Coaching those players will be Delany and his small staff, which includes former Heat scout Octavio De La Grana, already a coaching legend in South Florida circles, and Sean Rooks, a former player who has been an assistant in the D-League and NBA.
De La Grana, who is beginning his seventh season with the Heat, got his start with Miami Florida Christian High School. Rooks already has spent time in Sioux Falls as an assistant and last year was on Alvin Gentry’s staff in Phoenix.
“I think we’re all kind of eager to get up there and get started,” Delany said.
Behind the scenes in Sioux Falls, Miami and on the road will be Adam Simon, who recently was named the Heat’s assistant general manager/general manager Sioux Falls Skyforce. Previously, Simon was the Heat’s director of player personnel. In addition to scouting for the Heat, it will be Simon’s job to identify players for the D-League draft and also become an expert on all of the D-League’s financial structures.
The first order of business will be identifying three designated affiliate players for the Skyforce’s roster. Players who do not make the Heat’s final 15-man roster are the most likely candidates to be designated. Of course, simply earmarking someone as an “affiliate player” doesn’t necessarily mean that person will join the Skyforce. Those players could go to Europe for more money.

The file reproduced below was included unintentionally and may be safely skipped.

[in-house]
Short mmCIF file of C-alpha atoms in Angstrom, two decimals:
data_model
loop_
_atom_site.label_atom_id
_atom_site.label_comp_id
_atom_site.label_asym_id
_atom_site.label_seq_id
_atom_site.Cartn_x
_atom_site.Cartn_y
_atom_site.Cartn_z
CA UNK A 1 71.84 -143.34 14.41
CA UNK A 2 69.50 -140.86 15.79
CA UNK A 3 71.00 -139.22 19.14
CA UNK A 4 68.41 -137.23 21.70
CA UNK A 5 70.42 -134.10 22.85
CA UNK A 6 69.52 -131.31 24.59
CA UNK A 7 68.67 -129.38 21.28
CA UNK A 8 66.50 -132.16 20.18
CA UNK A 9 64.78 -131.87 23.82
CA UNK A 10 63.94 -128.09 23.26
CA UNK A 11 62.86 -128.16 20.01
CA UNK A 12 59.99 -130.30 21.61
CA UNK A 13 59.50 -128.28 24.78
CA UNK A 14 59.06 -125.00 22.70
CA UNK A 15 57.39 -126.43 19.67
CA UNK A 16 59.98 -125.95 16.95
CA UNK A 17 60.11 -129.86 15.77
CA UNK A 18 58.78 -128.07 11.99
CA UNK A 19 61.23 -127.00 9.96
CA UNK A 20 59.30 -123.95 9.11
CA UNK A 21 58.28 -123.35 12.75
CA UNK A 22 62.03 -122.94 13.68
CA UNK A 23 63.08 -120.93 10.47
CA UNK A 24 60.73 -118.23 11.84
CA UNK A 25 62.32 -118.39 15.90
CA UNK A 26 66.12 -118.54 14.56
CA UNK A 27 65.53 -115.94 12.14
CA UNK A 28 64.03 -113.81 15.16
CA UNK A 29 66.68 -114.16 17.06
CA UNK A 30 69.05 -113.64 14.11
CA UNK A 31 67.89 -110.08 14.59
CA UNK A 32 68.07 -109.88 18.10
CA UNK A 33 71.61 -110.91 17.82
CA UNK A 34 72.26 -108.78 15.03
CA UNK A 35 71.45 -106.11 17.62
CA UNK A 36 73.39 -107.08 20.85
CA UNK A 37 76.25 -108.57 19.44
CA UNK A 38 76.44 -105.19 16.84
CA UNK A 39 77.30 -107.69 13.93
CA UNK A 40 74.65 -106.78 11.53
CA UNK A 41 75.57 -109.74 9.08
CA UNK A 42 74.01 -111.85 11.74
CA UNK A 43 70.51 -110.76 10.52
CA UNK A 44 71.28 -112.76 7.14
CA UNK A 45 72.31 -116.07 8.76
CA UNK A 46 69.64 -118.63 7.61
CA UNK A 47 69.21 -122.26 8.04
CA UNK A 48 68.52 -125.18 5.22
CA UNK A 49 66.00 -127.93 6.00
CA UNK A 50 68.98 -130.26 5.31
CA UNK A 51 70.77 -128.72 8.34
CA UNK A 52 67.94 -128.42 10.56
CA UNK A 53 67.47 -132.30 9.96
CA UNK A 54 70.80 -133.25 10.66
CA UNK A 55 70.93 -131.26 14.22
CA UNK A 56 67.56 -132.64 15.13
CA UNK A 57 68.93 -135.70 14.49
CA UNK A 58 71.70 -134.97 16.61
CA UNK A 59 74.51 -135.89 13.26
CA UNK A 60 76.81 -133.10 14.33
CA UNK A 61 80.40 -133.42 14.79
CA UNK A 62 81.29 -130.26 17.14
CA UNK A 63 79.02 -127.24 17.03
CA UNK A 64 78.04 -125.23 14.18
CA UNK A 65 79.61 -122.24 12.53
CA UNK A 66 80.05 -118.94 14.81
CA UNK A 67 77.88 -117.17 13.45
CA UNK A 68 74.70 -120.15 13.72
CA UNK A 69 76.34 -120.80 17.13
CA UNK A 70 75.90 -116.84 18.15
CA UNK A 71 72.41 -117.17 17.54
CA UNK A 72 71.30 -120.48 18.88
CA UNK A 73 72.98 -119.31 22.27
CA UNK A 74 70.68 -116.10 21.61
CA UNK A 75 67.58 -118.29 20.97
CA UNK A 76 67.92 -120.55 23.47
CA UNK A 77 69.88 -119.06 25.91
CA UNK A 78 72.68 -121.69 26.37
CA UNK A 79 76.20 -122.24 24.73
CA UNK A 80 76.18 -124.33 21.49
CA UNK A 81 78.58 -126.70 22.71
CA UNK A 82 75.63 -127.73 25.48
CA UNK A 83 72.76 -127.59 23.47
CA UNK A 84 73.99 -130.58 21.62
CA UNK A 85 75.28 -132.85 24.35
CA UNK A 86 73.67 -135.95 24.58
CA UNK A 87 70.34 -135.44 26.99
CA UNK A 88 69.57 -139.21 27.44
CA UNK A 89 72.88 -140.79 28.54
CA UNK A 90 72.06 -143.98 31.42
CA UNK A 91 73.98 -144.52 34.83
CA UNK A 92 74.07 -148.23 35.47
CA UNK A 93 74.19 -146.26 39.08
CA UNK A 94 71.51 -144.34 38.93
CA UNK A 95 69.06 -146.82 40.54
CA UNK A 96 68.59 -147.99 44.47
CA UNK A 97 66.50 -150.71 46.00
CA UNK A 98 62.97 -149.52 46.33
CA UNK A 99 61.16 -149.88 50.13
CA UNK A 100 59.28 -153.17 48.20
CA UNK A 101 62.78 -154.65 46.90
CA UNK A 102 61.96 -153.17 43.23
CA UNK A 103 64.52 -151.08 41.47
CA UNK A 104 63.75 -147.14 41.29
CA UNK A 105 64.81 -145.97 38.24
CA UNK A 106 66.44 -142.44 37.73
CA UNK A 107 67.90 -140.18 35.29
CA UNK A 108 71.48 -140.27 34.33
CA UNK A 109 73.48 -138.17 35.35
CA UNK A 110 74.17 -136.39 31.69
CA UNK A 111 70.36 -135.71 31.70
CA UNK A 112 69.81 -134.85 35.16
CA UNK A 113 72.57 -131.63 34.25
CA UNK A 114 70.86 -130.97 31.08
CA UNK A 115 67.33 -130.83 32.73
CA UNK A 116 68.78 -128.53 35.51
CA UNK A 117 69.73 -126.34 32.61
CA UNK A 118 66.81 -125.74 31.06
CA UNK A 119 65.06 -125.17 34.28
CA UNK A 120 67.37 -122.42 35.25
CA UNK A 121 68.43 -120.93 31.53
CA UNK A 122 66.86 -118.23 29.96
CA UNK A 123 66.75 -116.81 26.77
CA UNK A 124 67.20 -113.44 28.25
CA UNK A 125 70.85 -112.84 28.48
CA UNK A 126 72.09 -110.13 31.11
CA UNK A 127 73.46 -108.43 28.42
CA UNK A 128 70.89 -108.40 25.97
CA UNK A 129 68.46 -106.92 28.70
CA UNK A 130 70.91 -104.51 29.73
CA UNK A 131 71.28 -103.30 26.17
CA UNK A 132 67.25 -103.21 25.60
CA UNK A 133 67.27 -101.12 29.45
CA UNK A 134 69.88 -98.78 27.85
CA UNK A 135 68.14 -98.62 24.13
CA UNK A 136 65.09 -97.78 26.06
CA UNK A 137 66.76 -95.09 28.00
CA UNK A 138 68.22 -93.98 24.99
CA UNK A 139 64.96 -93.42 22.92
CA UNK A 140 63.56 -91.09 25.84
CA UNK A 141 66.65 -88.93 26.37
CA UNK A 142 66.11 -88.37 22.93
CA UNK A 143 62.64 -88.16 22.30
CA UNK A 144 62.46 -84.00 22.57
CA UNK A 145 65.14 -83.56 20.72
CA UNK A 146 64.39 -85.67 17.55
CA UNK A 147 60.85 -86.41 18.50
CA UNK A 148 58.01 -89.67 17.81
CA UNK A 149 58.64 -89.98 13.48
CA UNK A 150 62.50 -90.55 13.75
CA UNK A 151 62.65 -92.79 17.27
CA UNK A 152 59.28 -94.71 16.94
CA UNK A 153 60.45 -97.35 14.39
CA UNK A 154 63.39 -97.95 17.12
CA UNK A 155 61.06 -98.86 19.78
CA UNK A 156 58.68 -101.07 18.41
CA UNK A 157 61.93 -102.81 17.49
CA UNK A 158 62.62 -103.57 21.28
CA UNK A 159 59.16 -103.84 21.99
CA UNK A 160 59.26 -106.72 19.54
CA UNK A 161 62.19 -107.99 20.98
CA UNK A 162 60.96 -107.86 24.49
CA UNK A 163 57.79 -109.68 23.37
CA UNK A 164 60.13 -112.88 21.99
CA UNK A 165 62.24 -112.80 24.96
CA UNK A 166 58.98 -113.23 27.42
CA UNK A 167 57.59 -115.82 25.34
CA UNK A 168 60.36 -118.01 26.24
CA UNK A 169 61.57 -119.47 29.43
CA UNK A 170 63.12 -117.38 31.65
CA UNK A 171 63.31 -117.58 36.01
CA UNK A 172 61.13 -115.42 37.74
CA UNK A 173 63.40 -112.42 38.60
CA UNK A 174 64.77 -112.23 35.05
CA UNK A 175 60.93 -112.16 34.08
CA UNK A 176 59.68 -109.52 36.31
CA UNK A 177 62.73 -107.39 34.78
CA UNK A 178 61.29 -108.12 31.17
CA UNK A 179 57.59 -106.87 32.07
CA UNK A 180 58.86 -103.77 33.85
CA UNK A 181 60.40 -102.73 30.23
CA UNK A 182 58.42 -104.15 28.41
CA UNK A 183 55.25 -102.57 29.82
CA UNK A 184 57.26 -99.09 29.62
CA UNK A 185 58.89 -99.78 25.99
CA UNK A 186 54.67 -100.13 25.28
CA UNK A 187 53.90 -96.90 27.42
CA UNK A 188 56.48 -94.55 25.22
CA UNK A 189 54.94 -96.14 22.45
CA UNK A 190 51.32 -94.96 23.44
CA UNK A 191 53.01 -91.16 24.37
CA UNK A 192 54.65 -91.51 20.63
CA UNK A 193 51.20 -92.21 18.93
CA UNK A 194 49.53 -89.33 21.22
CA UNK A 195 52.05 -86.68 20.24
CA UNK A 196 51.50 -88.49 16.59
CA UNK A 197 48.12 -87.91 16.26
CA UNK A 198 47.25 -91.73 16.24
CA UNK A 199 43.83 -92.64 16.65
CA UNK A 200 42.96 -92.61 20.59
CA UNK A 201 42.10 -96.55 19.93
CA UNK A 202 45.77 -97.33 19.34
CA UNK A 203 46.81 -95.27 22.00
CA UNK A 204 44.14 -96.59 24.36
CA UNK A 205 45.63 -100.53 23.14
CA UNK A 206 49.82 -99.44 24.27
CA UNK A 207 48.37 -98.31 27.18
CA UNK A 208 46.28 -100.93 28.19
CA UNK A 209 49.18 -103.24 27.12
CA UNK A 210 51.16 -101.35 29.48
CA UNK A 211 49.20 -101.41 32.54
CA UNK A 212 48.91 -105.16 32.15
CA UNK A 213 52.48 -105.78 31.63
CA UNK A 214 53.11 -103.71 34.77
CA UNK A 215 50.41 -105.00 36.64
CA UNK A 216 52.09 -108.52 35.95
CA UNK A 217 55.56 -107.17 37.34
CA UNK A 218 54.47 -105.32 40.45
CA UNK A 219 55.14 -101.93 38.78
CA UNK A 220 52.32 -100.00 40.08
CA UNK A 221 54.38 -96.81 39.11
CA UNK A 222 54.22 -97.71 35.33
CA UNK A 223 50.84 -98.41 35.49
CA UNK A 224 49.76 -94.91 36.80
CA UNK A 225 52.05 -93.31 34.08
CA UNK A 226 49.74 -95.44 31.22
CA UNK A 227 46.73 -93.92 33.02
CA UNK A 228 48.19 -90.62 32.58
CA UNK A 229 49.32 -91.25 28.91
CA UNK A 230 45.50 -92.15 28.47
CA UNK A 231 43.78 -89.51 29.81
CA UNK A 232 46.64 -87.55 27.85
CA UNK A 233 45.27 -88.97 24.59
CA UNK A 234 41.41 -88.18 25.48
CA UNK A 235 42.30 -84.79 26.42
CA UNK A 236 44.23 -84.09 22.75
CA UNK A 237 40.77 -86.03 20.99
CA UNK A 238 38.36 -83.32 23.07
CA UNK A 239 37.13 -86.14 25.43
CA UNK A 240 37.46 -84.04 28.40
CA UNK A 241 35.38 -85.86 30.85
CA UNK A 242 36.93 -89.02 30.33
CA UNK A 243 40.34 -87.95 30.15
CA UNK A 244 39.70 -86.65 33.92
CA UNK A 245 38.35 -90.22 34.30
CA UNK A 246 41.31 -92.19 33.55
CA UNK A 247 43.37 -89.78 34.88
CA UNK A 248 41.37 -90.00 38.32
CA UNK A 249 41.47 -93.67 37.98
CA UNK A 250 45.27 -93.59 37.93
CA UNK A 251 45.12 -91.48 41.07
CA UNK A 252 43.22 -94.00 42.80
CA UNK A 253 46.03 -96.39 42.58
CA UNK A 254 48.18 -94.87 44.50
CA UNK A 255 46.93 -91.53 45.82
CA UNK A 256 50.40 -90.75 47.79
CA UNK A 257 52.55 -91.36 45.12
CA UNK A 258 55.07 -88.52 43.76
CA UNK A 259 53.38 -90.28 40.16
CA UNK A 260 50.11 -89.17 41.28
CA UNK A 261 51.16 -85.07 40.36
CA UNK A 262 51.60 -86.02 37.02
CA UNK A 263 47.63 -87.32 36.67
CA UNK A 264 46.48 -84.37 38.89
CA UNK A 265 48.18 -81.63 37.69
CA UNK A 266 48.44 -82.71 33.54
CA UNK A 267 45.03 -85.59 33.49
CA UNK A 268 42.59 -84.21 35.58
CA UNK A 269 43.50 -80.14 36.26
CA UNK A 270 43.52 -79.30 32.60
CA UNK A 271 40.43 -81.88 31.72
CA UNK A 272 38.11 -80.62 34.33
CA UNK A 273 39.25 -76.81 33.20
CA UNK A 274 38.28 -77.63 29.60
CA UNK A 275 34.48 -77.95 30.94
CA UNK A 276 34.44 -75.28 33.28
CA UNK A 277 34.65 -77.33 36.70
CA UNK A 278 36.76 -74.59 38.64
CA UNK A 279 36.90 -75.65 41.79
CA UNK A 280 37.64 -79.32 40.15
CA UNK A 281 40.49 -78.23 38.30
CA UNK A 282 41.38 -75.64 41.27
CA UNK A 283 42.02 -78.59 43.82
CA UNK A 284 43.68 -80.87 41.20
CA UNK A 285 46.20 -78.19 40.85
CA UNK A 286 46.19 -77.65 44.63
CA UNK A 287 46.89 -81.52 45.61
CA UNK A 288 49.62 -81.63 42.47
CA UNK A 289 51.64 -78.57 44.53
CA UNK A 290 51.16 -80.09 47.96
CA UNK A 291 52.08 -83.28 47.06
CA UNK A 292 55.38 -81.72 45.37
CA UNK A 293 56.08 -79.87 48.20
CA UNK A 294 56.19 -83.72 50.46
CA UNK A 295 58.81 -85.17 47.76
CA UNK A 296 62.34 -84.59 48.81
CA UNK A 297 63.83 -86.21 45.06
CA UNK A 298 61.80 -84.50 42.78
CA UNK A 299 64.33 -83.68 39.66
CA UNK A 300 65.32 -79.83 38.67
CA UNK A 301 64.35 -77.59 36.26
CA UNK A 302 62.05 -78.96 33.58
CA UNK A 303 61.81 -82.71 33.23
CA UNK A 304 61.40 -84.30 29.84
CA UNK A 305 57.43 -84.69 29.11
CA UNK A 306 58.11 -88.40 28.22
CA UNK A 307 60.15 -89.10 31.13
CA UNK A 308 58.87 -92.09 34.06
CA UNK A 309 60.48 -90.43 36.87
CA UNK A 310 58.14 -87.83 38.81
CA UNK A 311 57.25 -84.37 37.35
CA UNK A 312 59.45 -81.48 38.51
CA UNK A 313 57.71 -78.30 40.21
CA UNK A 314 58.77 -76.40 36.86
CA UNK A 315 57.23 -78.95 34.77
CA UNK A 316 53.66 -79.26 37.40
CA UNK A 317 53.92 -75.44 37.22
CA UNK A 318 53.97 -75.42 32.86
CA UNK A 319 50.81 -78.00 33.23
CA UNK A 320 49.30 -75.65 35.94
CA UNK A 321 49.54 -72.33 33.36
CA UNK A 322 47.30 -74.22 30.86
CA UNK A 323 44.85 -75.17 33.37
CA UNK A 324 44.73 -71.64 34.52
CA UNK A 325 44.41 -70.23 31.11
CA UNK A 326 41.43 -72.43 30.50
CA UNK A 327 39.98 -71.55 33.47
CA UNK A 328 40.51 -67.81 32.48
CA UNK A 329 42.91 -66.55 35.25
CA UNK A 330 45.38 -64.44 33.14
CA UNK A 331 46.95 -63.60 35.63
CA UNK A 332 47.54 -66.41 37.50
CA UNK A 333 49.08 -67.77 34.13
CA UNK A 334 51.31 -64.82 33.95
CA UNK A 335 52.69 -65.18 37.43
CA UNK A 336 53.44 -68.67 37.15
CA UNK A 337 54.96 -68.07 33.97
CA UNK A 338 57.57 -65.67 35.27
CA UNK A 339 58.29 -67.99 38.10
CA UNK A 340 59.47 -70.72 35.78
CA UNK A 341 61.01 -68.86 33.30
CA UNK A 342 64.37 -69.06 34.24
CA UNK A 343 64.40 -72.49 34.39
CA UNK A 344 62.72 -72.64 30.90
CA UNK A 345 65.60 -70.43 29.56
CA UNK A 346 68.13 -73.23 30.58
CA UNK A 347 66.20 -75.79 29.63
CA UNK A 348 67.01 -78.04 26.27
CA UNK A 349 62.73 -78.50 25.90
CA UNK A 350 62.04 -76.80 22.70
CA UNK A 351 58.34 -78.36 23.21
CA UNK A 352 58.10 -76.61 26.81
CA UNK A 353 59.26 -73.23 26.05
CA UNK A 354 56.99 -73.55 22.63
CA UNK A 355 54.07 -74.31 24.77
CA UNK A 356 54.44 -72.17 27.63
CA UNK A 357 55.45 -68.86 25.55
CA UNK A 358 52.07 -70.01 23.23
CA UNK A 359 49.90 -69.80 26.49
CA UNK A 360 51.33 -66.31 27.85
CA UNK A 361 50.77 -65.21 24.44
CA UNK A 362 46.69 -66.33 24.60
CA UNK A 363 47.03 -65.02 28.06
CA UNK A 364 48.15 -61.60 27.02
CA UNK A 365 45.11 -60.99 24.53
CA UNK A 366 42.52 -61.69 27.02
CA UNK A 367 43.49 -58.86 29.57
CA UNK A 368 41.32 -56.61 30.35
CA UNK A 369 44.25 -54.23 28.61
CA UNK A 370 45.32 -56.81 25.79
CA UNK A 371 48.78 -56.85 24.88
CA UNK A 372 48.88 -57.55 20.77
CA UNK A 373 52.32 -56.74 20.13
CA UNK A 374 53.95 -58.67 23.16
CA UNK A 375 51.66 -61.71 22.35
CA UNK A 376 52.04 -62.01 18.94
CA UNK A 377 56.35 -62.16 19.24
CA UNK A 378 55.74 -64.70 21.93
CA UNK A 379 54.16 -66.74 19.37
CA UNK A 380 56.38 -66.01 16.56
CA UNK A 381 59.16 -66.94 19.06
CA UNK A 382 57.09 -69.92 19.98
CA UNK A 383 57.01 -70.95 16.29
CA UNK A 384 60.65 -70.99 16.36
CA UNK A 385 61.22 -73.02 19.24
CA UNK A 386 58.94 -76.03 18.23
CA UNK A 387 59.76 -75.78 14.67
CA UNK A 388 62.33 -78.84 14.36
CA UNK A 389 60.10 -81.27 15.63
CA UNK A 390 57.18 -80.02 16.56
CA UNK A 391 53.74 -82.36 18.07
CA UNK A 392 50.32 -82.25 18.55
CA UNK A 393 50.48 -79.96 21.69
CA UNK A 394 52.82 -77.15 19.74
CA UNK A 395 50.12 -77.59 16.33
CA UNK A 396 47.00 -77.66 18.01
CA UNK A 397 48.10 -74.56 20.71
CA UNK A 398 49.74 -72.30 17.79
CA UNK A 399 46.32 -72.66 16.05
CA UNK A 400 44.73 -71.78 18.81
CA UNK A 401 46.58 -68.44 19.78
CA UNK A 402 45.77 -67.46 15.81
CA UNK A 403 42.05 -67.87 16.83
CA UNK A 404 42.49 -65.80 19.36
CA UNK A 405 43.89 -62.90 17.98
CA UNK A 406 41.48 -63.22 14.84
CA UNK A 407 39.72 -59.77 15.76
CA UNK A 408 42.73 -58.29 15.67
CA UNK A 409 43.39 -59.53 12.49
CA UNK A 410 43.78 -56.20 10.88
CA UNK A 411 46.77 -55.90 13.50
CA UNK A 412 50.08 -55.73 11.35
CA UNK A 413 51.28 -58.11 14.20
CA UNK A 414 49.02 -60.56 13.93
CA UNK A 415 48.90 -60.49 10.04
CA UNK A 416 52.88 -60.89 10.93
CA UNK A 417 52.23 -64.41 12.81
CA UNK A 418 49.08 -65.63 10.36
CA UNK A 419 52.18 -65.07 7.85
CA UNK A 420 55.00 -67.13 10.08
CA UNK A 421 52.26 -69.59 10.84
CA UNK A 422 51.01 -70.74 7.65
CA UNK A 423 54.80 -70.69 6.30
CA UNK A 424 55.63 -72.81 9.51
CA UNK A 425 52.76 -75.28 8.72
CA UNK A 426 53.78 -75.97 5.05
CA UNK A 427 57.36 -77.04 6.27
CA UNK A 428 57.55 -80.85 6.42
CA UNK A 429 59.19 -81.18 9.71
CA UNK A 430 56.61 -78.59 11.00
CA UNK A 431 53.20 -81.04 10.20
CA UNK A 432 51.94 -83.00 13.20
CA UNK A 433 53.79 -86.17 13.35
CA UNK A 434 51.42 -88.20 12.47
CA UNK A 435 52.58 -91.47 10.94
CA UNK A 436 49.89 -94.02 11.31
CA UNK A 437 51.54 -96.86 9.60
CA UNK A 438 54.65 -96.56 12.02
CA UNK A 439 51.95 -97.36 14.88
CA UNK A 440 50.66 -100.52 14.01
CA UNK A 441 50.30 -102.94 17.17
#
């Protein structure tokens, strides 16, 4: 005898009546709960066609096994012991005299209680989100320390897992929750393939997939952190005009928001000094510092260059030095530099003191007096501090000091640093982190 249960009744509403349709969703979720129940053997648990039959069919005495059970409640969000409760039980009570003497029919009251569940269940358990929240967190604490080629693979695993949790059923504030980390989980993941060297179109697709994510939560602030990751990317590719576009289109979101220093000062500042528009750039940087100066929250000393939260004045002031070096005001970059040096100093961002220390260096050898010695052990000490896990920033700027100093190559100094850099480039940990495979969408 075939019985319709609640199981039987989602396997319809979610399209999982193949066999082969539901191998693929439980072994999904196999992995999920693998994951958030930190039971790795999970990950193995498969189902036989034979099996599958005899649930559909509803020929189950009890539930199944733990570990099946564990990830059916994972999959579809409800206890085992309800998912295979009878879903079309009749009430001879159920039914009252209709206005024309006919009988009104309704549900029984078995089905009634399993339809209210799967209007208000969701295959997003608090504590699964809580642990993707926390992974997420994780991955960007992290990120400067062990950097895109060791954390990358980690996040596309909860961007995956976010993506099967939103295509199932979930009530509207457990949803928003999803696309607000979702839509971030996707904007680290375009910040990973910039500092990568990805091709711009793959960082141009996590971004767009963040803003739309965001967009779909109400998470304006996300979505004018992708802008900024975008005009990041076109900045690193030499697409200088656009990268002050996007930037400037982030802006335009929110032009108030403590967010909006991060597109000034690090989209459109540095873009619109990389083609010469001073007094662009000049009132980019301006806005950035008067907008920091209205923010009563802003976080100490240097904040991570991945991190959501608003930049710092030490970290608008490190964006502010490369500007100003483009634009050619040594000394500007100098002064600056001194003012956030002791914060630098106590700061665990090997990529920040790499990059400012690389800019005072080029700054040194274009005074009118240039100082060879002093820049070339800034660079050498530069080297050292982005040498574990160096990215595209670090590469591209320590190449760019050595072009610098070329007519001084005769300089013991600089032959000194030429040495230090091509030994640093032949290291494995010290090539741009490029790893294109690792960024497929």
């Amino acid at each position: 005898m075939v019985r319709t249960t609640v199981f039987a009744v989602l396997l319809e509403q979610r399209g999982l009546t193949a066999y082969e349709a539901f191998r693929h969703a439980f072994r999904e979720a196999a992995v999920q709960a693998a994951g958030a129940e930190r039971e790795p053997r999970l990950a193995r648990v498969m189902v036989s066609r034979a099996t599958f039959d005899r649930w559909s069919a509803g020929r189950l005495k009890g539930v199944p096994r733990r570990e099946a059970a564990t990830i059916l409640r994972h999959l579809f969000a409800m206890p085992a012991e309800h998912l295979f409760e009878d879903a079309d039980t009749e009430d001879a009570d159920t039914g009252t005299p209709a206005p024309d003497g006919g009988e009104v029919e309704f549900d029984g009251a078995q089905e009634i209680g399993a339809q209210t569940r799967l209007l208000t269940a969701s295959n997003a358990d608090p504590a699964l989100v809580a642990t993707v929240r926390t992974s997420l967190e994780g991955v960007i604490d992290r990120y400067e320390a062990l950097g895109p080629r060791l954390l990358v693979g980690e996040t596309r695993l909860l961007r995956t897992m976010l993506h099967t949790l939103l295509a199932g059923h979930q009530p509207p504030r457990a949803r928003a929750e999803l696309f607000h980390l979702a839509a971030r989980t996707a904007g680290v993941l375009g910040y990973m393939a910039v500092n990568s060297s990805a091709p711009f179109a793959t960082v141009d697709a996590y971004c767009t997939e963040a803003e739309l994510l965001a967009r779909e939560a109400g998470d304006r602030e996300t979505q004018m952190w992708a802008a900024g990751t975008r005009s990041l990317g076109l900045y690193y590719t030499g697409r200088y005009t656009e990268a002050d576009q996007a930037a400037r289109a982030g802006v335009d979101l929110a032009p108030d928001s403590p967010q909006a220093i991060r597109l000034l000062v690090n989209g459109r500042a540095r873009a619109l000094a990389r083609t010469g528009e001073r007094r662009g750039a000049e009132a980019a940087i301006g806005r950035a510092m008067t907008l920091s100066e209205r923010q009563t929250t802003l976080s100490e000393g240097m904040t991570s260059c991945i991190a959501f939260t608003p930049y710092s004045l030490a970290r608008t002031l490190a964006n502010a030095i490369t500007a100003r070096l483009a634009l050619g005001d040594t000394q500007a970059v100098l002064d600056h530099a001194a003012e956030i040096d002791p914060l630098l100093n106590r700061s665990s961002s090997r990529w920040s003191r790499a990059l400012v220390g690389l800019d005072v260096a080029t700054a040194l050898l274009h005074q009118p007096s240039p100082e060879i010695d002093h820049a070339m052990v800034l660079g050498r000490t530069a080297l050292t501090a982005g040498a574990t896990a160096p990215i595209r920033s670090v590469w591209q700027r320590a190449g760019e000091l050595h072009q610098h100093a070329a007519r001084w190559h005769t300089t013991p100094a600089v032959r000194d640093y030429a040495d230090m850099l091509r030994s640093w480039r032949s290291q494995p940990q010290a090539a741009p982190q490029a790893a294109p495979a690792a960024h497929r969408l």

“It’s a question that every player has to think about, every agent,” Simon said. “They’re sacrificing money to go overseas, but they all have dreams and the dreams are to play in the NBA.”
All contracts for the Skyforce are through the D-League, and the bottom line is no one will be getting rich playing in Sioux Falls. There are three salary tiers: $25,000, $21,000 and $15,000, with a total annual budget of $172,000 for the entire team. Only a certain number of top salaries are awarded for each team, but the Skyforce can go over budget. And that’s where the Heat comes in. Miami will be on the hook for anything over $172,000.
Road to NBA
Hamilton, a former Heat second-round draft pick, played in Croatia last year but might consider going to Sioux Falls this season if he doesn’t make the Heat’s final 15-man roster. Hamilton had a mixed experience in Europe. Although he enjoyed living in Croatia, the team he played for didn’t pay him and he also tore his hamstring.
“I’ve talked to guys who have played overseas and played in the D-League who are trying to break in, and I heard the D-League route just gives you more of the NBA terminology, and you play here in the States, so it’s easier for teams see you,” Hamilton said.
Basically, the players who choose the D-League route are playing for 10-day call-ups. The minimum salary for rookies in the NBA is $490,000.
“It’s more about developing staff, developing coaches and developing our players that we send there,” Simon said. “And we’re going to get a better feel for the D-League and any players we’re going to potentially call up. We’ll have first-hand knowledge of them because of our coaching staff seeing them, whether they are on our team or other teams.”